Republicans have not won a statewide race in Virginia since 2009. A dozen years. They've had a few close calls along the way, but haven't pulled off a win since their romp within months of Barack Obama's presidential inauguration. But this year might be different. Public polls show Democrat Terry McAuliffe leading Republican Glenn Youngkin by a narrow margin, usually within the margin of error. A handful of surveys show the race tied, or Youngkin slightly ahead. What to believe? Could we have a 2013 scenario, in which McAuliffe's polling lead of six points substantially overstated his support (he won by 2.5 points)? What about a 2014 scenario, in which Democratic Sen. Mark Warner led his GOP challenger by ten points in the polling average, then ended up squeaking through by less than one percentage point? Or could we see what we saw last year in the Commonwealth, where Joe Biden was polling comfortably ahead of Donald Trump (+11 or so in October), which wound up being pretty close to the actual result (though still slightly exaggerating Democratic support)?
Finally, there's what happened in 2018, when Ralph Northam held a statistically insignificant polling lead against his GOP opponent heading into election day and the race was considered a toss-up. The real results broke hard against the Republicans, with Northam winning by nearly nine points, a major over-performance for the Democrat. In other words, over the last decade, statewide polling in Virginia has produced: A big miss in Republicans' favor, a big miss in Democrats' favor, a roughly bang-on outcome, and a few modest misses that predicted overly-generous Democratic victory margins. What must be giving both campaigns heartburn in this year's competitive gubernatorial contest is the lack of clarity on how the polling with shake out this time. Amid McAuliffe's pretty steady three-to-four point advantage in public surveys, the opposition party's internal numbers are looking much more bullish for Team Red:
NEW: @GlennYoungkin led @TerryMcAuliffe in internal #VAGOV polling for @GOPGovs conducted early this month. Republicans say #s look so good, they could be on verge of a total sweep. https://t.co/xgGjyxt1LI @dcexaminer— David M. Drucker (@DavidMDrucker) October 11, 2021
Republican Glenn Youngkin led Democrat Terry McAuliffe in an internal Republican Governors Association poll conducted early this month, putting the GOP on the precipice of winning a major statewide race in Virginia for the first time in a dozen years. Youngkin led McAuliffe, the former governor in search of a comeback, by a narrow 3 percentage points with a month to go in this key off-year campaign. But Youngkin was losing to McAuliffe by 11 points in RGA polling from May, and the trend line suggests to Republican operatives working the race that the GOP is on track to win the contests for lieutenant governor and attorney general and, possibly, to recapture the Virginia General Assembly...In the polling group’s early October poll of the Youngkin-McAuliffe race, the Republican nominee was hitting margins in key battlegrounds that, if they hold, will make it very difficult for his Democratic opponent to win statewide. Those margins included Youngkin at 43% in the Northern Virginia region that encompasses metro Washington and 53% in the Richmond suburbs of Chesterfield and Henrico counties. Additionally, Biden is underwater with independents statewide, with 61% of this key bloc holding an unfavorable view of the president.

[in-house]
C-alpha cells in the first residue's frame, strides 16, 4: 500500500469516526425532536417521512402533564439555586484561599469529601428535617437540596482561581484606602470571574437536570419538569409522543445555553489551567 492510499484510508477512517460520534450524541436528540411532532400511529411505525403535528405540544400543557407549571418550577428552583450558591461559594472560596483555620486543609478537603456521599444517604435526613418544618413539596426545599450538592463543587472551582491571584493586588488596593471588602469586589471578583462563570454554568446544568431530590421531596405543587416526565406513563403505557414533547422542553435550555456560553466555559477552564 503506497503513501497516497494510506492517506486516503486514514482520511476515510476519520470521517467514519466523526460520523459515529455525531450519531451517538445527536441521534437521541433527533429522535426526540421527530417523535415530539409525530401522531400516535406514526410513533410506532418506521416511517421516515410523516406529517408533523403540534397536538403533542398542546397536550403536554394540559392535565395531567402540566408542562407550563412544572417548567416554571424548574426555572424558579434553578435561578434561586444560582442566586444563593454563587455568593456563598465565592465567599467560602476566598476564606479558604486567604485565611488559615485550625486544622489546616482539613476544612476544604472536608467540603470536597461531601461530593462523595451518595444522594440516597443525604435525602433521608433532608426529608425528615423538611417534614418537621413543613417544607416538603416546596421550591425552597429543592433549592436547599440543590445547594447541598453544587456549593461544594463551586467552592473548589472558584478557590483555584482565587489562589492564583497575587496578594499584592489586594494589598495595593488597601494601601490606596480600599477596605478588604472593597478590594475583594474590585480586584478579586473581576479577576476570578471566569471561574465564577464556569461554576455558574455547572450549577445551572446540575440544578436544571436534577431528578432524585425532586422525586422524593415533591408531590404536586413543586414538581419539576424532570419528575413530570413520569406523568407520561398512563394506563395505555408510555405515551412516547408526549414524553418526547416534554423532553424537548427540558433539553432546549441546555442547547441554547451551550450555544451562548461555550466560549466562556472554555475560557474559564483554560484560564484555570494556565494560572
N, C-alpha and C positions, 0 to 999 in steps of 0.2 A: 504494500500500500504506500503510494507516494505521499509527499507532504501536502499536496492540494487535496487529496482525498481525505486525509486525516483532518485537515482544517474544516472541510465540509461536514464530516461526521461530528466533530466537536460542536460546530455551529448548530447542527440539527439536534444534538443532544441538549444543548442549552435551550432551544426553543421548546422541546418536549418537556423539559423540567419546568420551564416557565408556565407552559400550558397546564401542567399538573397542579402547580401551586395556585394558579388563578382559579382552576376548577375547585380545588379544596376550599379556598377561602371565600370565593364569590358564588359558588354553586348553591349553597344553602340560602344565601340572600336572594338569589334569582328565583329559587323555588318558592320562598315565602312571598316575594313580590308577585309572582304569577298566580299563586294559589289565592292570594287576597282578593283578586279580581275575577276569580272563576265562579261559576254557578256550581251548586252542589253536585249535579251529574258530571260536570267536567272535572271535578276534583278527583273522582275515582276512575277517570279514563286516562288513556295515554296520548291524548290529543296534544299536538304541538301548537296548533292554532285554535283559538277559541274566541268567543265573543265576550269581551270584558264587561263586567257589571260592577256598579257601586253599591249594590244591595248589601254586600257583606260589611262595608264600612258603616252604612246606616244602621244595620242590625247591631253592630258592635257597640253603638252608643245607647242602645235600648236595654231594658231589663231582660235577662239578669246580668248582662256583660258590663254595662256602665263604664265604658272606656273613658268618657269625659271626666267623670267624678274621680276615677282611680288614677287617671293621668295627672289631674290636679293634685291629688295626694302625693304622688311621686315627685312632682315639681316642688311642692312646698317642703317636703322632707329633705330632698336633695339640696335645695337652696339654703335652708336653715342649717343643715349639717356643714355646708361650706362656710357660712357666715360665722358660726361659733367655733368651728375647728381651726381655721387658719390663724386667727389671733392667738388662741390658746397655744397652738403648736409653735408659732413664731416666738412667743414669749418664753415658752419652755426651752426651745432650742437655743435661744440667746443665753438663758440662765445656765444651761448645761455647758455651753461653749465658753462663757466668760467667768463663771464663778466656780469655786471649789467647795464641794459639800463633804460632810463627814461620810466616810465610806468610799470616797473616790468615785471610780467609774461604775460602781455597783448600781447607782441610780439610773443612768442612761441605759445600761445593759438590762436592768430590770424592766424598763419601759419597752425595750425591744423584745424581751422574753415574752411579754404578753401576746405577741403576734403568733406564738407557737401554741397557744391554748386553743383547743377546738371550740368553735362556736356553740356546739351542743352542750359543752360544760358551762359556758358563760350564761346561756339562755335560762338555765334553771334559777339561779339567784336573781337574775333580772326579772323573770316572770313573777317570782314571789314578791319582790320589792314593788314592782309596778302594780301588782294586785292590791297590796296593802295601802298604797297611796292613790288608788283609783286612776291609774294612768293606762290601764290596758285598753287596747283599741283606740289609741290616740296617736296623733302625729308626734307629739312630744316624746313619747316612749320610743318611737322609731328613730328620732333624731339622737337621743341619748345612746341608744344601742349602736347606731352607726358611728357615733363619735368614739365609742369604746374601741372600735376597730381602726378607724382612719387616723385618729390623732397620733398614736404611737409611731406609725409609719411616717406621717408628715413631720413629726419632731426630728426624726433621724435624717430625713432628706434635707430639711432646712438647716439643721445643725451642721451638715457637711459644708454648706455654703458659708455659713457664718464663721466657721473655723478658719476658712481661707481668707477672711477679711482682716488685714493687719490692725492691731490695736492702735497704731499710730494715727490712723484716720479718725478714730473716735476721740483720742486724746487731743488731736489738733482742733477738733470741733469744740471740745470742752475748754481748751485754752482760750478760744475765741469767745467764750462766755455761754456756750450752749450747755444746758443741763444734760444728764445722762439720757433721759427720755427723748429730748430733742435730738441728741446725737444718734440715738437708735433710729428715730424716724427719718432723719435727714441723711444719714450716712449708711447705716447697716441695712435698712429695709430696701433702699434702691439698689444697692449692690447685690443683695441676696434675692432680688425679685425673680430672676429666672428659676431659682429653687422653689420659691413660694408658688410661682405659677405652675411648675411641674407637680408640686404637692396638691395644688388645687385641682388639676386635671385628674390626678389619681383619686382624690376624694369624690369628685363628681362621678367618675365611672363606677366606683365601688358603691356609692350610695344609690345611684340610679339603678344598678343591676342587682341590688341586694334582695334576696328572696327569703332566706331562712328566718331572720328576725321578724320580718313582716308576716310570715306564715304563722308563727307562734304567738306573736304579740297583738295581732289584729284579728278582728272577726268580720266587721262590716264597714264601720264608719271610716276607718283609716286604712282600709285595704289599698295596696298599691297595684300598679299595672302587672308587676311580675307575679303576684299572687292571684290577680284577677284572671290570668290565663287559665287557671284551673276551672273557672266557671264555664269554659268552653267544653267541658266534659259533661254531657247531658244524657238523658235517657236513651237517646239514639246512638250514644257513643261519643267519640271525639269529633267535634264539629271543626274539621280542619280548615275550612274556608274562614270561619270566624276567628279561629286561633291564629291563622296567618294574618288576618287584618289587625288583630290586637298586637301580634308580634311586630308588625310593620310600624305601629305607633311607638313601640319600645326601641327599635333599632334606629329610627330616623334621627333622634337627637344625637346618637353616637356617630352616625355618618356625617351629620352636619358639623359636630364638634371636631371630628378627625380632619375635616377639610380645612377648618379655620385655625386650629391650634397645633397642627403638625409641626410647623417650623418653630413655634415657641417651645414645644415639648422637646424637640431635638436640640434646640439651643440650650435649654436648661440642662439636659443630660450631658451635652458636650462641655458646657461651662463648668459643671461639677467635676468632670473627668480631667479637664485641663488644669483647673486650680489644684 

As for the reliability of this polling outfit, Drucker reports, "the Republican pollster for the RGA in Virginia is On Message Inc. In 2020, the firm picked up on the tightening of the presidential race in Arizona, where Biden bested Trump by a paper-thin margin and proved more accurate than some of the public polling in Florida, where the former president won by 3.3 points." Early voting is underway in Virginia, ahead of a November 2 election. While conservatives may be eager to believe leaked GOP data, a word of caution: Parties that get high on their own supply can set themselves up for crushing disappointment. Romney 2012 comes to mind, as does Clinton 2016. Given Democrats' sweep of every statewide election in Virginia over 12 years, my attitude on potentially rosy survey results or excitement about "momentum" is a strong dose of healthy, "I'll believe it when I see it" skepticism. Meanwhile, McAuliffe is bringing in some big guns over the closing stretch of the campaign:
#VAGOV Inbox: “President Barack Obama to Campaign with Terry McAuliffe in Richmond”— Josh Kraushaar (@HotlineJosh) October 12, 2021
Some conservatives are crowing that this smacks of desperation, but these moves really just strike me as obvious, routine get-out-the-vote maneuvers. But where's POTUS? Unless Biden experiences a reversal of fortune in the next few weeks, there are whispers that McAuliffe will freeze the sitting president out of the campaign, viewing him as a liability:
Terry McAuliffe: Joe Biden "is unpopular today unfortunately here in Virginia." pic.twitter.com/QOMAWRBi2A— RNC Research (@RNCResearch) October 5, 2021
The Democrats want to tie Youngkin to Trump, Trump, Trump – but they don't want to speak the name Joe Biden. Quite a departure from McAuliffe's statement over the summer that he'd love to welcome Biden to Virginia "every week" for campaign events (update: McAuliffe insisted today that Biden will return on his behalf). I'll leave you with this thought: If the RGA polling proves approximately correct about Youngkin's standing in Northern Virginia's DC suburbs and the Richmond area, he will win the race – unless downstate Republicans don't show up in droves to help him run up the score. I'll leave you with Youngkin's campaign hitting McAuliffe for repeatedly misstating COVID statistics, including an insane lie about children in ICU beds. Will he get flagged for spreading misinformation?